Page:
May 17, 2013



It helps, when watching CW’s BEAUTY & THE BEAST, not to think too much about “Beauty and the Beast”.  Not the 1987 TV show, and certainly not the movies and other adaptations of the story.  Jay Ryan’s Vincent Keller just isn’t much of a Beast–he’s not even much of an Incredible Hulk, and he’s a lot closer to the Hulk in this version than he is a fairytale Beast.  Ninety percent of the time, he’s a male-model-ish cutie who has one picturesque scar down his cheek–and then when he gets angry (you wouldn’t like him when he gets angry), his eyes glow and, while not bursting out of his clothes, he bulks up and develops super-strength and super-fierceness.  There’s nothing remotely poetic or fantastic about him; he’s just another comic-book superhero under a different name.

This Vincent was a soldier who was dosed with super-power serum by evil corporation Muirfield while in Afghanistan, and the result was his temporary bouts of Beastiness.  His Beauty is Catherine Chandler (Kristin Kreuk), who lives up to her title, although she’s one of the less convincing NYPD homicide detectives around.  Vincent’s been watching over her since childhood, when Muirfield apparently murdered her mother, even though mom worked for them.  Beauty & the Beast was tiresome in its early going when Vincent was following her around, protecting her from baddies and helping her solve crimes, while they shared soulful this-love-cannot-be looks.  Things perked up midway through the season, though, when they finally fell into each other’s arms.  It turned out that Ryan may not be much of a Beast, but he’s a fairly charming gruff leading man, and once he and Kreuk were allowed to have chemistry together, they made an adorable couple.  The show improved more when Catherine’s partner Tess (Nina Lisandrello), likable despite her broad-as-a-barn dese-and-dose faux-NY accent, was clued in on the secret.

Beauty hit a little bit of a stride in the last few episodes of its season when it killed off dull Medical Examiner Evan (Max Brown) and had Assistant District Attorney Gabe (Sendhil Ramamurthy, from Heroes and Covert Affairs), who’d been pursuing Vincent supposedly to prosecute him for his vigilante crimes, turn out to be a subject of medical experiments himself with a Beastly side.  Tonight’s season finale, though, written by Executive Producers Brian Peterson and Kelly Souders and directed by Rick Bota, was a disappointment.  The plot went to the most predictable possible place, with damsel in distress Catherine chained up in Gabe’s mansion (he had a mansion), and Vincent to the rescue.  As soon as the idea of Vincent becoming wholly human came up, it was obvious that this wasn’t going to happen, or they’d have to rename the show “Beauty & The Guy Who Has A Bit of a Scar,” so Catherine injecting him with a vaccine to give him back his powers wasn’t remotely a surprise.  And the reveal that Catherine’s father wasn’t her real father had minimal payoff.  This was a show that desperately needed a game-changing finale, and it didn’t get one.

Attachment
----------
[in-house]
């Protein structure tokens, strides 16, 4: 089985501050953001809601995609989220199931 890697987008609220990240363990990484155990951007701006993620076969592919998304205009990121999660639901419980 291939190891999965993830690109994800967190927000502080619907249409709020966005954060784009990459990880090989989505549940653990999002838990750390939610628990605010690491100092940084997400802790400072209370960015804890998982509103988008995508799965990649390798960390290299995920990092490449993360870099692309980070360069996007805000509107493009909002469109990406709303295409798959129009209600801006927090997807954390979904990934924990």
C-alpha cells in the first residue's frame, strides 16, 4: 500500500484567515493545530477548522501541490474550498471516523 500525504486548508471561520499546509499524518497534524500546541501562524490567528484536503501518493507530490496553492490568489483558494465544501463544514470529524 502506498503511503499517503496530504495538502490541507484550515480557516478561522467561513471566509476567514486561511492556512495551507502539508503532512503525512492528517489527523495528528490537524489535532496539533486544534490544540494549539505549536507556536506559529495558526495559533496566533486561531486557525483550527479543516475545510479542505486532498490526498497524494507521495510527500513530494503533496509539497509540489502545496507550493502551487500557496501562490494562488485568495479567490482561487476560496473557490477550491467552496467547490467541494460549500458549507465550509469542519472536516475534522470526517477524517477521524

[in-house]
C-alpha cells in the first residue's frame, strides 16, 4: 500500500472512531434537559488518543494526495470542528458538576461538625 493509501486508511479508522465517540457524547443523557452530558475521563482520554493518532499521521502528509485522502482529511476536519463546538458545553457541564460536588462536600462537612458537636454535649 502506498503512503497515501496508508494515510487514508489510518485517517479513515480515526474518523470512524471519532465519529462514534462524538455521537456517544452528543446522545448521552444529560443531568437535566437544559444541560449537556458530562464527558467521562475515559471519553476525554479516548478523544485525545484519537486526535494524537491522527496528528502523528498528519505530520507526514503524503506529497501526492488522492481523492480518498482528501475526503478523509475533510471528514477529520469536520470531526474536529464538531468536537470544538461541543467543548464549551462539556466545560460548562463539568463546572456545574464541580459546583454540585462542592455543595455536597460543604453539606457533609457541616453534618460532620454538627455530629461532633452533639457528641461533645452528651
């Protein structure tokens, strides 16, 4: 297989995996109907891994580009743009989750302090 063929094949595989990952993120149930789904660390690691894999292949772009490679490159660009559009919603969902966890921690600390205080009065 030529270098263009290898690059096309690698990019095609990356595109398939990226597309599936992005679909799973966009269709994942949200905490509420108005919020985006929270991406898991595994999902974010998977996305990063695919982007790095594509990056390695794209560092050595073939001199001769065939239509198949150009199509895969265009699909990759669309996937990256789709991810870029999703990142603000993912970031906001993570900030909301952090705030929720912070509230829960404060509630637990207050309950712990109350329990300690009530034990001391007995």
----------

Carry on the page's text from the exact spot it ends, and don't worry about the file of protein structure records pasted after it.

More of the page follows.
Beauty & the Beast was lucky to be renewed for a second season, having spent its first squandering most of its Vampire Diaries lead-in.  Of CW’s two new hunky superhero shows, it was much the lesser behind Arrow, and next season, it’s going to have Hart of Dixie as its lead-in, neither very compatible nor very high-rated.  The show needs rethinking over the summer.  The couple at its core is appealing, and that’s no small thing, and supporting players Lisandrello and Austin Basis (as Vincent’s sidekick JT) are assets, but the rest of the cast is negligible.  Some inventive plotting is required, more substance to the characters beyond their premises, and a better set of villains.  The series isn’t a lost cause, but real work is going to have to be put in if it’s to have much chance of surviving past next season.



About the Author

Mitch Salem
MITCH SALEM has worked on the business side of the entertainment industry for 20 years, as a senior business affairs executive and attorney for such companies as NBC, ABC, USA, Syfy, Bravo, and BermanBraun Productions, and before that, at the NY law firm of Weil, Gotshal & Manges. During all that, he has more or less constantly been going to the movies and watching TV, and writing about both since the 1980s. His film reviews also currently appear on and In addition, he is co-writer of an episode of the television series "Felicity."